7 tips to ensure your baby knits get used
1. Remember that babies have really big heads
A new born baby’s head is often about 35cm (14in) in circumference. By contrast, a small adult size is around 50cm (20in) and large adult sizes are around 56cm (24in). Compared to adults or dolls, babies and toddlers seem out of proportion. They need really wide necks on sweaters. Cardigans and wraps are a safer bet. Following a tried and tested baby pattern, like this exclusive free Bergere de France one, is a good way to start.
2. New parents don’t dry clean
OK, there are exceptions, but don’t expect new parents to follow any complicated washing instructions, even if they’re ‘simple, really’ and ‘just take a minute’. Choose yarn for its indestructibility and emphasize how easy it is to clean in the card. Cotton yarns stand up to a lot of wear, and are usually easy to care for. You can even include a sewn-in washing label, if you want to be sure.
3. No one wants to ruin a handknit
Rather than risk destroying your work, many new parents will simply put it by for a special occasion. Even then, they will (rightly) assume that baby will be sick, or at very least drool, on it so may wait too long for it to be useable. Reassure parents that they can use and wash your work, and that you’d rather they use it and wreck it than not use it at all. Try to believe it, too!
4. Blankets last ages
While a tiny sweater will be outgrown in a few months, cot blankets become stroller blankets or car-seat blankets or snuggle at bedtime blankets which then get wrapped around dolls or used for a picnic in the garden. Pictured above, the Johan blanket by MillaMia makes a great gift and is also available as a free pattern here. Just try not to wince when your work gets trapped in the wheels of a pushchair.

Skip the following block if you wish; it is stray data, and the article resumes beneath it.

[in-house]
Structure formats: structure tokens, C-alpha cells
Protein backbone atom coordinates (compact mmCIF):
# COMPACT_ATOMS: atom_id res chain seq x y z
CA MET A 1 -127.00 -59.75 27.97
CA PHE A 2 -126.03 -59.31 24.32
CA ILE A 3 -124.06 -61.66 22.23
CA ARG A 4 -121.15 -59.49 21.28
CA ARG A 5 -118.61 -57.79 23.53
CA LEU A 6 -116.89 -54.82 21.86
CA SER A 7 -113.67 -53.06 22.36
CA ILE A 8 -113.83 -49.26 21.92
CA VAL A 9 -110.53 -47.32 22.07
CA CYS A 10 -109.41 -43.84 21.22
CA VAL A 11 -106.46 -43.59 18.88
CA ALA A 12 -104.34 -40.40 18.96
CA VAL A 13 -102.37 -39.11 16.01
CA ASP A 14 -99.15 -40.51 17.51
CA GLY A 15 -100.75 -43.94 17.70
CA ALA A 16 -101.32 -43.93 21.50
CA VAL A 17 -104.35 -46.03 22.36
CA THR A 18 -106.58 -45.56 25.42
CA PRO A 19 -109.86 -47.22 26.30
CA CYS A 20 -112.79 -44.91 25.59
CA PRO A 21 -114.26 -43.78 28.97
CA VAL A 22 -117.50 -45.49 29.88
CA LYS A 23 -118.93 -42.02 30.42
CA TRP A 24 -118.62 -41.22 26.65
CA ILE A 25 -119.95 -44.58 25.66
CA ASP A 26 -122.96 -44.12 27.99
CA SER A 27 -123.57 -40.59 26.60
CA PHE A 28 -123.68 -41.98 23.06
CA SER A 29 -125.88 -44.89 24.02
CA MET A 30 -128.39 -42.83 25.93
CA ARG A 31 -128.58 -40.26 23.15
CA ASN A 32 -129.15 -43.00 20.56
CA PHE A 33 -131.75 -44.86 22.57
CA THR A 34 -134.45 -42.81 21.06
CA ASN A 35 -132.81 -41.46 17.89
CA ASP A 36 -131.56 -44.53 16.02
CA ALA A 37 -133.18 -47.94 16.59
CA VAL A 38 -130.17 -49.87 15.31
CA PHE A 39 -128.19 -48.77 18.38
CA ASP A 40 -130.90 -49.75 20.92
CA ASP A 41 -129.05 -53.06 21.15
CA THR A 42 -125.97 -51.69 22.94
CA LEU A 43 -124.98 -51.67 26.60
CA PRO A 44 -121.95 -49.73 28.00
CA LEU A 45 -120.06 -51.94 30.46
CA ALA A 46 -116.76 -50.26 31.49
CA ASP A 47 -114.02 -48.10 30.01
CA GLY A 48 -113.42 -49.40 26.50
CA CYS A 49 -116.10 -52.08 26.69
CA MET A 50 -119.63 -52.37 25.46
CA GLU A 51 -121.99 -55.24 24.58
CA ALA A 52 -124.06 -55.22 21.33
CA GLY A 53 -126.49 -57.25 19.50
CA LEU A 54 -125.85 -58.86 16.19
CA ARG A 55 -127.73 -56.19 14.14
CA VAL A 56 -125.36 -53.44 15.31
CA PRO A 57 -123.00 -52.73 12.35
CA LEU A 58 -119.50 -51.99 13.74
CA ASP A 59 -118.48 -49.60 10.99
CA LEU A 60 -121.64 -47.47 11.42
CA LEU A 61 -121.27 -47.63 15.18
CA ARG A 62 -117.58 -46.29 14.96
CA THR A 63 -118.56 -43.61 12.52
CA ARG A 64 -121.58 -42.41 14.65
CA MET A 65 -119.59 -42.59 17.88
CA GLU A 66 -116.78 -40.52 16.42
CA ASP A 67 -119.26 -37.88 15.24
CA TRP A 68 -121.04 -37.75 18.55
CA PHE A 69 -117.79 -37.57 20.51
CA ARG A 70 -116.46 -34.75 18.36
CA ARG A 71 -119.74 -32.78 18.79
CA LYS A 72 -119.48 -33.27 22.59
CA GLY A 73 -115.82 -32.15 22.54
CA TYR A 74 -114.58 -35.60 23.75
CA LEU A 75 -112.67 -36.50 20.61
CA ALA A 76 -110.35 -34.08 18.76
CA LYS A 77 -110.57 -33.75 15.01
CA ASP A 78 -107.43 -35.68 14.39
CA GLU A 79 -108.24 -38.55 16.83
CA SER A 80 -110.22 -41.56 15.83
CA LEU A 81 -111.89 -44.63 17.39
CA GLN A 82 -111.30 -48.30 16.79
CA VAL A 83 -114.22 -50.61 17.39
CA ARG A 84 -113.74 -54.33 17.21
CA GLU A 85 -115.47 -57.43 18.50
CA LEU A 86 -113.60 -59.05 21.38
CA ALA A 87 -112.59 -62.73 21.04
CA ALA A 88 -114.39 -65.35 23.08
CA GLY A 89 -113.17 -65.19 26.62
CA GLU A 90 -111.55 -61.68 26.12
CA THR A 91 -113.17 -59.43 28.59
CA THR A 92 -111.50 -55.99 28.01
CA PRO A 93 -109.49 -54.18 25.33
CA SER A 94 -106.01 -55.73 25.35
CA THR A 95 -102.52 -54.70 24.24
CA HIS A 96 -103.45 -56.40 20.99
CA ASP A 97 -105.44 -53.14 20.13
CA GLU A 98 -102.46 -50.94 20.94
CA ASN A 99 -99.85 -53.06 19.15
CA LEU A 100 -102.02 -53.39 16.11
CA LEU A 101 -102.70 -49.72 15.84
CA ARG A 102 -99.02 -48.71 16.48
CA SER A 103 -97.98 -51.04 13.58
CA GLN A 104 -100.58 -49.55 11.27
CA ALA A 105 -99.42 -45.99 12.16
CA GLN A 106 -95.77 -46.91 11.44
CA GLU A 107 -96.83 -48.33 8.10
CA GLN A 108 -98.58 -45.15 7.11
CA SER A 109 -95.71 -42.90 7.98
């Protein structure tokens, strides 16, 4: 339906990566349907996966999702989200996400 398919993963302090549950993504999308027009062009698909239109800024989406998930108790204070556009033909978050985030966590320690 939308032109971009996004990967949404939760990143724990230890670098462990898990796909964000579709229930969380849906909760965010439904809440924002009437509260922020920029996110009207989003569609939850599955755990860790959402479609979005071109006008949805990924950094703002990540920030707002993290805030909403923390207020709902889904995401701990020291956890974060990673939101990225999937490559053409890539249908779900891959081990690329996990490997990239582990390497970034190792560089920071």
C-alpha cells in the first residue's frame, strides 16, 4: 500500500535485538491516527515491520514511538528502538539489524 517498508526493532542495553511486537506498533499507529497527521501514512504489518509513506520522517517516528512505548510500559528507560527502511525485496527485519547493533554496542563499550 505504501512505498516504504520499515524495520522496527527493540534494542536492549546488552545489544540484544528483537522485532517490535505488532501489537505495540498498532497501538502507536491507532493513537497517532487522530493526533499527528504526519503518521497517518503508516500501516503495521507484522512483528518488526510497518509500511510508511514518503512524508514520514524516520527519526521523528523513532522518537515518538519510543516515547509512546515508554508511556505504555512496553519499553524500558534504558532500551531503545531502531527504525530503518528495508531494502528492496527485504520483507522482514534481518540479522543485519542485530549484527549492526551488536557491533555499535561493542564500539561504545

5. Let your inner geek out
Many parents love dressing their kids to reflect their own hobbies or values. Knit something that makes the parent geek out, and it’ll be worn until it’s outgrown. It could be as complex as an intarsia version of a favourite cartoon character, or as simple as a hat in team colours.
6. Knit for a special occasion
Offer to knit a lace shawl for a christening wrap or a tiny Santa hat for baby’s first Christmas photo. It will probably only be worn once, but you’ll have photographic proof that it was used. It’s best to ask the parents first – there’s no point knitting an heirloom christening gown for a baby that’s never christened.
7. Make food and toys
Most kids get a toy kitchen or tea set at some point, and knitted food is a big hit. It’s fun to watch a baby play with a knitted cake slice or a knitted carrot, and they’ll go in the toy box for later games. It’s also easy to add to the collection, so you don’t have to think of something new for the next occasion. That said, all toys (as long as they’re securely sewn together) tend to be a hit with the 0-12 month set.
What tips would you share to ensure your baby knits gets used?
Last updated: February 11th, 2014.